The day after her row house and 14 others were severely damaged by arson, Geneva Thomas was angry and homeless, but she knew even then that she would rebuild and return to the two-story brick home she bought right out of high school.
The Jan. 24 blaze burned an entire block on Fleetwood Street. It was the nadir of a series of arsons — about 50 in this steel town outside Philadelphia between February 2008 and March, plus 20 more nearby.
The fires have subsided and seven suspects have been arrested, but Thomas is still waiting for her neighbors to rejoin her. Nine months after the fire, homeowners are still weighing whether to fix homes with heavily damaged roofs, gutted rooms, electrical damage and other problems.
“I’m used to talking to the neighbors, but now there’s nobody to talk to,” said Thomas, 39, who lived with her sister during the repairs and moved back in June. “There’s just nothing like having your own place.”
One neighbor, Jane Hickman, just recently returned. Others are working on their homes, but many houses remain vacant and boarded up. A few doors down from Thomas, one red brick home has a spray-painted message: “Stop Stealing Stay Out.”
Of the 15 homes damaged on the block, the city initially declared 14 uninhabitable, city spokeswoman Kristin Geiger said. Four have been condemned and four are being repaired, including Thomas’ and Hickman’s, Geiger said. The owners of seven other homes are still exploring their options, Geiger said.
The fire was set in the middle of the block and spread. It did $1.2 million in damage, but there were no serious injuries. Overall, the six dozen arsons in and around Coatesville claimed one life, an 83-year-old woman killed in a December fire.
Robert Scott Clark owns three properties on Fleetwood Street, two of which were damaged in the fire. He said one of the damaged homes is almost ready to be rented out again, but he’s not sure what to do about the other.
“I’m just kind of waiting and wondering, trying to find out what the other people are going to do,” said Clark, who was fully insured on both properties.
“I think that there’s definitely a sense that the people that were there want to come back,” he said.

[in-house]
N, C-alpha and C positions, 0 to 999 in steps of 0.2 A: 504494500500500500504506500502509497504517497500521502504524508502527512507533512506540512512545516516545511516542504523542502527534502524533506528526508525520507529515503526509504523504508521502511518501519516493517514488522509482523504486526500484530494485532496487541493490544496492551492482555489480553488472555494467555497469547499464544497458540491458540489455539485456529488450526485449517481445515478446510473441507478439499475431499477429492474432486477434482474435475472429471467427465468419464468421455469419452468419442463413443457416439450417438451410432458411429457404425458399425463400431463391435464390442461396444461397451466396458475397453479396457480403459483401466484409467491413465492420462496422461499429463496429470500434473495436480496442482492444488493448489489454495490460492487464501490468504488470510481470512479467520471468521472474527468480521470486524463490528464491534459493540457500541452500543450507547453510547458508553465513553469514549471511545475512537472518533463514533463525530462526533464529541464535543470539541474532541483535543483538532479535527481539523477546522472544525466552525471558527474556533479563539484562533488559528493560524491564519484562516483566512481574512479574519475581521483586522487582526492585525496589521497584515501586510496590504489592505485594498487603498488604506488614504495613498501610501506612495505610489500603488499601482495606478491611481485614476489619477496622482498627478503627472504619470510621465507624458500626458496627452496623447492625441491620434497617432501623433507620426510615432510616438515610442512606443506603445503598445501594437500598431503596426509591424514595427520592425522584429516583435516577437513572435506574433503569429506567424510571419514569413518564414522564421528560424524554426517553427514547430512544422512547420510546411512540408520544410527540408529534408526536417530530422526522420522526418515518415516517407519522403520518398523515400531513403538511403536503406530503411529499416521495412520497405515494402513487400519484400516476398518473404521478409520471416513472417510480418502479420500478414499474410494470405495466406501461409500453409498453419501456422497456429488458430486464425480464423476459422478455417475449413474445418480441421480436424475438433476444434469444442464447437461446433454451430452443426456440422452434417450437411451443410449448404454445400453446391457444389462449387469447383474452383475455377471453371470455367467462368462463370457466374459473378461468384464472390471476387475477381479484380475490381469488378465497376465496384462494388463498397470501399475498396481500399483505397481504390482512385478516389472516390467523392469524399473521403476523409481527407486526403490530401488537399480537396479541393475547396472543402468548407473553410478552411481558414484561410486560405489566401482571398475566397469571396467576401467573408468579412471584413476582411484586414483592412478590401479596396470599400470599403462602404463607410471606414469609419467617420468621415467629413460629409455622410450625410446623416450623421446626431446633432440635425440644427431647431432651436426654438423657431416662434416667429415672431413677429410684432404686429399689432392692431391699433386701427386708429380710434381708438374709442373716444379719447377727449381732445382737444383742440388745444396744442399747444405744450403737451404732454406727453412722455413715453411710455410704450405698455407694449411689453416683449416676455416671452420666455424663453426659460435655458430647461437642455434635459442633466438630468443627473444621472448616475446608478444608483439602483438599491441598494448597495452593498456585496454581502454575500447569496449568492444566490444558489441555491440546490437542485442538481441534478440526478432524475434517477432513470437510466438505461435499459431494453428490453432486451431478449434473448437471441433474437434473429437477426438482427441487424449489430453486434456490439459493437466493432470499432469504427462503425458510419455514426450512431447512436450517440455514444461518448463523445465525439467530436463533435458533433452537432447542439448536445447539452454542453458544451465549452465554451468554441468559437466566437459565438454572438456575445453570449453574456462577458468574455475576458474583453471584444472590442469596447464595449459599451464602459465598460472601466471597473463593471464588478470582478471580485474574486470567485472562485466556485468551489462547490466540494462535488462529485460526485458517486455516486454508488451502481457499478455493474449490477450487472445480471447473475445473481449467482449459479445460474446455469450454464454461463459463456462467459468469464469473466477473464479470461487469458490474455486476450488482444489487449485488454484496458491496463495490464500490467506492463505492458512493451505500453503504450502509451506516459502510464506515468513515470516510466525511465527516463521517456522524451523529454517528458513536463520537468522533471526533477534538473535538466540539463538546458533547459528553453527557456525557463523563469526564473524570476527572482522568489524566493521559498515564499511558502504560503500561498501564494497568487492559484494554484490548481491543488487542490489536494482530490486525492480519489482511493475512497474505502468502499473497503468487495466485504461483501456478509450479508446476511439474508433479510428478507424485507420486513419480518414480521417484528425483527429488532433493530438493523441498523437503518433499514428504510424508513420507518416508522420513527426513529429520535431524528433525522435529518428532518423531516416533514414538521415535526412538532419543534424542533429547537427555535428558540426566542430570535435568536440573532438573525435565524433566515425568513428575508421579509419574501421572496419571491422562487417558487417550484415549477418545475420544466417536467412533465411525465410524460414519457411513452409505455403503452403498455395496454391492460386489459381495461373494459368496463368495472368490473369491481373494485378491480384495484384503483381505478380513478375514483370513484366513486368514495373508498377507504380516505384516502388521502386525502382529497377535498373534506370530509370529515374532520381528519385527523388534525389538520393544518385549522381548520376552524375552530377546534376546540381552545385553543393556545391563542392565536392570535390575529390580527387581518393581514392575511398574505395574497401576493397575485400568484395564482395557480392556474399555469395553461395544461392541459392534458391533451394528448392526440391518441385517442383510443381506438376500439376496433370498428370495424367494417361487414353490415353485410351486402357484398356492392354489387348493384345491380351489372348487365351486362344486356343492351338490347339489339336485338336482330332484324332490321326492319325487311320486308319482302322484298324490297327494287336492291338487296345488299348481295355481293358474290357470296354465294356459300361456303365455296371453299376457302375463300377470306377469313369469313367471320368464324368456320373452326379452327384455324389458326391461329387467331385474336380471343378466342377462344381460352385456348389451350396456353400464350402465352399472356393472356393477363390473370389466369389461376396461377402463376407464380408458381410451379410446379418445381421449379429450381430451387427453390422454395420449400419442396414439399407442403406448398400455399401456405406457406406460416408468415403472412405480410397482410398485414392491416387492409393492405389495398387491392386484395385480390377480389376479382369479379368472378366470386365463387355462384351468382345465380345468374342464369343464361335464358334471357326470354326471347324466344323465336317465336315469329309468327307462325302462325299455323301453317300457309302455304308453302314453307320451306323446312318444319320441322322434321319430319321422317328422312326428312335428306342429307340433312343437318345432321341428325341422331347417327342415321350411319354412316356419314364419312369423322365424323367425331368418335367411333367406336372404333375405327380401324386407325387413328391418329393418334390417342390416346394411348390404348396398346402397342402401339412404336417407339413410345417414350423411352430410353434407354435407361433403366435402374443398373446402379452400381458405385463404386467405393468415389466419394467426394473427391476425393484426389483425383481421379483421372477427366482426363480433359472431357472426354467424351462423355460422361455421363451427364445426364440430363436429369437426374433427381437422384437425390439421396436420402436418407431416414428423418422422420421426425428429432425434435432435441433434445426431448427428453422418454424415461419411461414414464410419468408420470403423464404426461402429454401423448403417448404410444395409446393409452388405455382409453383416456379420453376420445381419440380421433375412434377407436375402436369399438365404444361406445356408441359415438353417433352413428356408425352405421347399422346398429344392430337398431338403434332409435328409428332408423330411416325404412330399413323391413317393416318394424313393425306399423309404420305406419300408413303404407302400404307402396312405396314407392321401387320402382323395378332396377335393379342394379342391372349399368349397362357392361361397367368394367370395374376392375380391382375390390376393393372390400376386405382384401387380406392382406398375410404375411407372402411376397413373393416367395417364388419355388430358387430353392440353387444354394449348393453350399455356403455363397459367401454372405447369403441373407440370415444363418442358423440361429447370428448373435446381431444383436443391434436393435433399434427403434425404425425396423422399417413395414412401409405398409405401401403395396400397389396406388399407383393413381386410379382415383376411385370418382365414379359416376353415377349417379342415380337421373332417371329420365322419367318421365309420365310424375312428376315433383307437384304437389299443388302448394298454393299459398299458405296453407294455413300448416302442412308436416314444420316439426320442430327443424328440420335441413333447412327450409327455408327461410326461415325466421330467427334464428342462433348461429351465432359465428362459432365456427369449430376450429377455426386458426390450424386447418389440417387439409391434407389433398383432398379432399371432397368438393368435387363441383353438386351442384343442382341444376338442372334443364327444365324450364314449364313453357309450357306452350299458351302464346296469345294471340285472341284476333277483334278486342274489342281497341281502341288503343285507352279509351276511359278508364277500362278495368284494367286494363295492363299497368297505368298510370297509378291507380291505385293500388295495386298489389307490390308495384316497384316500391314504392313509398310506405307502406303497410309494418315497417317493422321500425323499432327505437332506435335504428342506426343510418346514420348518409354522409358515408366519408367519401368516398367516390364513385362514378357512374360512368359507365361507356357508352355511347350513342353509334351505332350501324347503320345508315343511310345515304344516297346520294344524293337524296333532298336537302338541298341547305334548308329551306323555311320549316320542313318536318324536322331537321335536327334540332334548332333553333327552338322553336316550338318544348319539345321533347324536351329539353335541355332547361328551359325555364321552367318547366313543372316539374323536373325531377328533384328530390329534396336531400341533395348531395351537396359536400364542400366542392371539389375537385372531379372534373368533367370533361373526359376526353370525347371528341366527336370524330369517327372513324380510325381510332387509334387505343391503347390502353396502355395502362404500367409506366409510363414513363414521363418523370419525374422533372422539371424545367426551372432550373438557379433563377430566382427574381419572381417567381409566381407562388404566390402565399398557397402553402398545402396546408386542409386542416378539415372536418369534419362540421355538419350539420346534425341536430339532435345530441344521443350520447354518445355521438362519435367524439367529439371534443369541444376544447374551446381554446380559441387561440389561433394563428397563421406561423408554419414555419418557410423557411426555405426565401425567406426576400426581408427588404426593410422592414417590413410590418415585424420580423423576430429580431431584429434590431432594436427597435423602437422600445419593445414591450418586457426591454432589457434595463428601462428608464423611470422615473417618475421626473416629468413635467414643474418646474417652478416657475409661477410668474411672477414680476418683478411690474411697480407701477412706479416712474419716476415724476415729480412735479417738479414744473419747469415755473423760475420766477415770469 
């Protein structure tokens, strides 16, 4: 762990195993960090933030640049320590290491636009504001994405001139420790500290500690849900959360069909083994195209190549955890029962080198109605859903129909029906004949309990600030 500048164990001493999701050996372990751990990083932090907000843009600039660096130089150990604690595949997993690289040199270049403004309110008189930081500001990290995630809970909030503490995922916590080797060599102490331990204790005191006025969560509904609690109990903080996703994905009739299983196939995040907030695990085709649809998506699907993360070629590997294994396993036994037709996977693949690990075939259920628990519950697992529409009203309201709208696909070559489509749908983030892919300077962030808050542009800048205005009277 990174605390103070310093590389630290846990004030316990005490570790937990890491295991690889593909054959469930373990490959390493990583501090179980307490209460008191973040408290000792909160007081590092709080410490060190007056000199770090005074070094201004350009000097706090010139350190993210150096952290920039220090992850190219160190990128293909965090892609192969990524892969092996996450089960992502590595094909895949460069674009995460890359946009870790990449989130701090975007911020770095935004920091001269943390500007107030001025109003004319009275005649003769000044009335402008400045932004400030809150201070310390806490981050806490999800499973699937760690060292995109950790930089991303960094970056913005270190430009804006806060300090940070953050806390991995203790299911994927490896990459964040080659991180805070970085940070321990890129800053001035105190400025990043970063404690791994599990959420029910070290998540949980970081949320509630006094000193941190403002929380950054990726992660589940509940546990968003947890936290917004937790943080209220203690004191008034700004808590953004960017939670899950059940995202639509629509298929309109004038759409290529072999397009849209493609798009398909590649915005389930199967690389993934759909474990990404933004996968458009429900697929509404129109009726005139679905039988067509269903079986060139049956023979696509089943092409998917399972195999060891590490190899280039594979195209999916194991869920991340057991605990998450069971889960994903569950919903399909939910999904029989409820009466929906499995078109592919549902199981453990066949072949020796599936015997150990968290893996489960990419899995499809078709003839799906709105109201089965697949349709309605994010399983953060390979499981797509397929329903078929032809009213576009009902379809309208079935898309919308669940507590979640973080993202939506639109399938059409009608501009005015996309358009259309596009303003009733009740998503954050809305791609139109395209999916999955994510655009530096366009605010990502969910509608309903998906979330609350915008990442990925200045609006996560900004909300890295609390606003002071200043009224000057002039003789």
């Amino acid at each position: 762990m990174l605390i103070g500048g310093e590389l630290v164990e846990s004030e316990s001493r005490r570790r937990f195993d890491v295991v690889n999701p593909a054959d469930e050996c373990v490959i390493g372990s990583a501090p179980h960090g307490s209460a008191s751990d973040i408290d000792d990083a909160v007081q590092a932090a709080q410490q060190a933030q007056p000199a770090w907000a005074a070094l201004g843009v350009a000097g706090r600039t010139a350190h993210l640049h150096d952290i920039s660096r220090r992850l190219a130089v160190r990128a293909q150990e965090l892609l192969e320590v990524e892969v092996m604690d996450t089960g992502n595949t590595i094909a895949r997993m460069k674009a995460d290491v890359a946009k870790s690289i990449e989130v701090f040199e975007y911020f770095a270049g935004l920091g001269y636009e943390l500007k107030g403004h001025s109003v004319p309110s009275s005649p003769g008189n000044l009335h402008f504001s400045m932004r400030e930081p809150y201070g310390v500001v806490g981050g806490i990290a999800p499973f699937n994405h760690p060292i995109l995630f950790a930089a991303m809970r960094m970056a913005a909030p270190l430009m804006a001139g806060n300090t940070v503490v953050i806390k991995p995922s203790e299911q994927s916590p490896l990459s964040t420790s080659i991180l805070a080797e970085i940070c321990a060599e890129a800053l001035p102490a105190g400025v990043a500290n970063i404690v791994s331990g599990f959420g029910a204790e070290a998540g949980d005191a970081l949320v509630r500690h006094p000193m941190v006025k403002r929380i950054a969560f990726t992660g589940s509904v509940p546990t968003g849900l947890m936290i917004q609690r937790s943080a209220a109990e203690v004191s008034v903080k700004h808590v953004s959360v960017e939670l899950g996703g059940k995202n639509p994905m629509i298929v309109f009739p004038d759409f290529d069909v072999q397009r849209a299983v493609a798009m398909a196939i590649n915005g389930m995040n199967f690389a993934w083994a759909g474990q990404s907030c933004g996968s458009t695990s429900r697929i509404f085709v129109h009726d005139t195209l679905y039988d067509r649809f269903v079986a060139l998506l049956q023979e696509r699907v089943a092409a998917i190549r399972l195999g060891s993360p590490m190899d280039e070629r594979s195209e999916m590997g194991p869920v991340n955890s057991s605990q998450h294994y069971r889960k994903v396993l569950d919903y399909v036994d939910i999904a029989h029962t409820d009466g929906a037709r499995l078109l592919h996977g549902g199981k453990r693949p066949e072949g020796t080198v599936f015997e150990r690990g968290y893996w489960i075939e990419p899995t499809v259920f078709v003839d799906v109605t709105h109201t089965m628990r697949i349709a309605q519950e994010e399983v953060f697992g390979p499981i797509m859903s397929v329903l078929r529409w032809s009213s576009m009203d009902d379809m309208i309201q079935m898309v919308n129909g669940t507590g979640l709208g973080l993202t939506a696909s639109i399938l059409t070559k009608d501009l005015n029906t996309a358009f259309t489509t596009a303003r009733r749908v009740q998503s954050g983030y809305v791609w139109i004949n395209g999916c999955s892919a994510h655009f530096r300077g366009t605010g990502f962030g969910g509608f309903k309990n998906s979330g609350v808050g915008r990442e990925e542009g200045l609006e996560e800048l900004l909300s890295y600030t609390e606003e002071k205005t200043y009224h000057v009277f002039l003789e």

Some homeowners, like Thomas, didn’t have insurance. Others have run into logistical snags that have slowed repairs.
A local nonprofit, Good Works Inc., is a proponent of trying to renovate the damaged homes. The group did $6,200 worth of repairs to make Thomas’ return possible.
Many property owners were hesitant to start repairs immediately after the fire, because the arsons were still happening, said Joe Lisowski, repair supervisor at Good Works.
At the time, homeowners were on edge: The city was warning its 11,000 residents to keep their porches clear of debris that could be used to light a fire and was giving away smoke detectors. The Guardian Angels were patrolling the streets.
“Because they were happening almost weekly, or every couple weeks, it was almost like, what’s the point?” said Lisowski, who also helped Hickman get set up with contractors to do her repairs. Once the fires stopped, building owners were more willing to start repairs, he said.
On a recent morning, at the opposite end of the block from Thomas, Majin Sanchez was painting a home owned by his brother-in-law. The home needed electrical work, drywall repairs and other fixes, said Sanchez, 37. He said his brother-in-law hopes to rent it out again soon.
Despite the arrests, including for the Fleetwood Street fire, investigators never found a clear pattern. Only two of the seven suspects knew each other; two had been firefighters and one had been rejected in a bid to join a fire company; several had mental health issues. Many of the blazes remain unsolved.
With no clear explanation, many in Coatesville are still asking why.
For now, the work being done on Fleetwood Street marks the beginning of a rebirth, Lisowski said.
“It’s never happened in this town (before) and never should happen,” he said. “But now that you know it’s done, you want to rebuild and be back in your home.”
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